By Tenzin Lekhden
DHARAMSHALA, Nov.3: An all-female delegation of five Tibetans at the 26th United Nations Climate Change Conference (COP26) in Glasgow, Scotland highlighted the intensifying threats of climate change inside Tibet. The COP26 climate summit has representatives from more than 100 countries participating to tackle what the experts regard, as a serious existential threat.
The Tibetan delegation, Tibet climate crisis team, attended the climate summit to voice this unique twofold existential threat faced by the natives, which otherwise would have been side-lined or misrepresented due to China’s forceful presence in the global economy. Research and rights group Tibet Watch’s Tenzin Choekyi on the matter explains, “colonising Tibet has resulted in Tibetans being described from perspectives not reflective of Tibetan’s experiences. The colonial patterns continue with capitalism and China dominating the manufacturing industry by relying on Tibet’s natural resources.”
When asked how should the Tibetan community navigate this layered challenge posed by China’s capitalist clout?”, she replied, “Tibetans have to first recognize that the struggle of human rights and freedom is very much part of the increasingly volatile global market system and economy. Educating and researching about the investors and corporate industries involved in extraction and supply chain of the minerals from Tibet is crucial in linking human rights, freedom struggle and the global economy.”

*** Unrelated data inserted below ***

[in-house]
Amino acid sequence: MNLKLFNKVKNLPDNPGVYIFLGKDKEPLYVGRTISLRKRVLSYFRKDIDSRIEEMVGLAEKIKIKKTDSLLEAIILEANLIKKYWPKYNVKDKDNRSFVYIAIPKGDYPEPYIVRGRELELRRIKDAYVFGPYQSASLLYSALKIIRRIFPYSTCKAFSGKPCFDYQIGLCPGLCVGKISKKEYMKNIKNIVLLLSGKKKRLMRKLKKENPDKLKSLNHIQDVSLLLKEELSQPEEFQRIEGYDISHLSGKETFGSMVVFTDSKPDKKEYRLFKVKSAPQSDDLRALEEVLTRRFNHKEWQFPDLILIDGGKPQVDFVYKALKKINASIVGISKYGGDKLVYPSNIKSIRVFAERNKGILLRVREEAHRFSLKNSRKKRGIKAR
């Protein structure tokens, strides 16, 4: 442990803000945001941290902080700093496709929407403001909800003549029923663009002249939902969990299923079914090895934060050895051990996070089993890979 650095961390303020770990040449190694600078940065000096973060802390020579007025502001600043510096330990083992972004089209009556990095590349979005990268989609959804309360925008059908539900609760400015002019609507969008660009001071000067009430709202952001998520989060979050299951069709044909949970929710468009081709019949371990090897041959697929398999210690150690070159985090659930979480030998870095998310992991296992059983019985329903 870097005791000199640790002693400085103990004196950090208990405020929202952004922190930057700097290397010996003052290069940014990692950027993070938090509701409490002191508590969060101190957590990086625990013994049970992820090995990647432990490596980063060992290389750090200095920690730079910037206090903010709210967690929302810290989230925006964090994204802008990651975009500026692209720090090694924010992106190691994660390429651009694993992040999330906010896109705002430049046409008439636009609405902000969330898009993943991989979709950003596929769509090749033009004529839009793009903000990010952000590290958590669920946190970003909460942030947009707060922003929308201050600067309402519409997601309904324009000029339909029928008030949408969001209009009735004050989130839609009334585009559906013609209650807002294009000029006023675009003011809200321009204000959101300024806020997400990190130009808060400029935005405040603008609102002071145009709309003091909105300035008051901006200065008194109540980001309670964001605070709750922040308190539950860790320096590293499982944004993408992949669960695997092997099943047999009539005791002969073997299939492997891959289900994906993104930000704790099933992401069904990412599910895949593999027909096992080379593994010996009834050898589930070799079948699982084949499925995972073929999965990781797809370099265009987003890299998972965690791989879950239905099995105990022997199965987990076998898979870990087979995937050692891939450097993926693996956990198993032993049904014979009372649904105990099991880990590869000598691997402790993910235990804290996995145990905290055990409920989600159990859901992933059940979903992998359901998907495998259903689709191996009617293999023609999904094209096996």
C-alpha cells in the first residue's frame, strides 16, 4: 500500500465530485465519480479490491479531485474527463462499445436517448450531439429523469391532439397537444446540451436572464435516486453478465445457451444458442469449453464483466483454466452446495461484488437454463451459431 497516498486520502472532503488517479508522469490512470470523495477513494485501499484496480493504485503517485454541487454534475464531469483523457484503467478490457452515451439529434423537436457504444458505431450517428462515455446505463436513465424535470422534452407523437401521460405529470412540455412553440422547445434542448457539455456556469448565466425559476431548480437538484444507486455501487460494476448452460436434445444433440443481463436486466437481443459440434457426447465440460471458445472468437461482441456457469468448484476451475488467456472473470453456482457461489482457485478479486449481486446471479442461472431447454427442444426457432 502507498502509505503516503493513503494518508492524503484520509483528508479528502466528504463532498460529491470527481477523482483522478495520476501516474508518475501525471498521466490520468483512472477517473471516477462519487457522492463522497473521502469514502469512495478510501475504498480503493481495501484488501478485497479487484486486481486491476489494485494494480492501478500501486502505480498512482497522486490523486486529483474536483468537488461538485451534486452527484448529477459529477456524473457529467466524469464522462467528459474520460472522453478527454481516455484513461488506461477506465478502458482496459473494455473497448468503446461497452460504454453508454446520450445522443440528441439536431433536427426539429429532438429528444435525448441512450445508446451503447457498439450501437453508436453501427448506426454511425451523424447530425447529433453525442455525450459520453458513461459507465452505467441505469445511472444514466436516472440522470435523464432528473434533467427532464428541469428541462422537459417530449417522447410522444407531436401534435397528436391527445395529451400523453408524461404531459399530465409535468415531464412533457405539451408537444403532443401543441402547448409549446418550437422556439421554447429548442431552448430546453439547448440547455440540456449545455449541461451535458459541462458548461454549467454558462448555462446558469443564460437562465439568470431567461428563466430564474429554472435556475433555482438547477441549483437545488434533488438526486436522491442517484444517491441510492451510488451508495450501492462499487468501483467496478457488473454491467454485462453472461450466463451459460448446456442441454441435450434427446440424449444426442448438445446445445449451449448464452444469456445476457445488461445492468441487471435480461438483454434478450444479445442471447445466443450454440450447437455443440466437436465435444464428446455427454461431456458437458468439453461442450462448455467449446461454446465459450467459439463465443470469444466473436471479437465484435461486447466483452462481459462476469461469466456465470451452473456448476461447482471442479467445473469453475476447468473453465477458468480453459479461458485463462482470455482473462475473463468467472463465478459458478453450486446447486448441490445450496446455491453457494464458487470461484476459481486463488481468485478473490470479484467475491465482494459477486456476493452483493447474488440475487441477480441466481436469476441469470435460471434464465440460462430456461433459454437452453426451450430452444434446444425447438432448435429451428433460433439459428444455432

Students for a Free Tibet’s Pema Doma said that China’s “racist and oppressive policies…has created an existential threat to both the way of life and critical ecosystem in Tibet.”
The delegation recognises “the climate crisis [as] political, and the international community’s approach toward Tibet must be underpinned by the knowledge of Tibet’s history of occupation by China and its impacts on neighbouring countries.”
According to the Cross-Party Group on Tibet, the rivers originating from the ‘Third Pole’ provide water supply to 1.9 billion people and irrigate the farms that feed 4.1 billion people. Thus any disruption to this water supply, experts say, would directly affect half the world’s population and will indirectly have an effect on all of us.
Dechen Palmo, a research fellow at the Tibet Policy Institute, warns, “without sustained attention and action on Tibet’s climate, Tibet could become a perfect storm for climate change.”
Palmo Tenzin, Research Officer at the International Campaign for Tibet, pointed out, “[Tibetans can speak] as people with unique and valuable insights into what a sustainable relationship between humankind and the environment can look like.”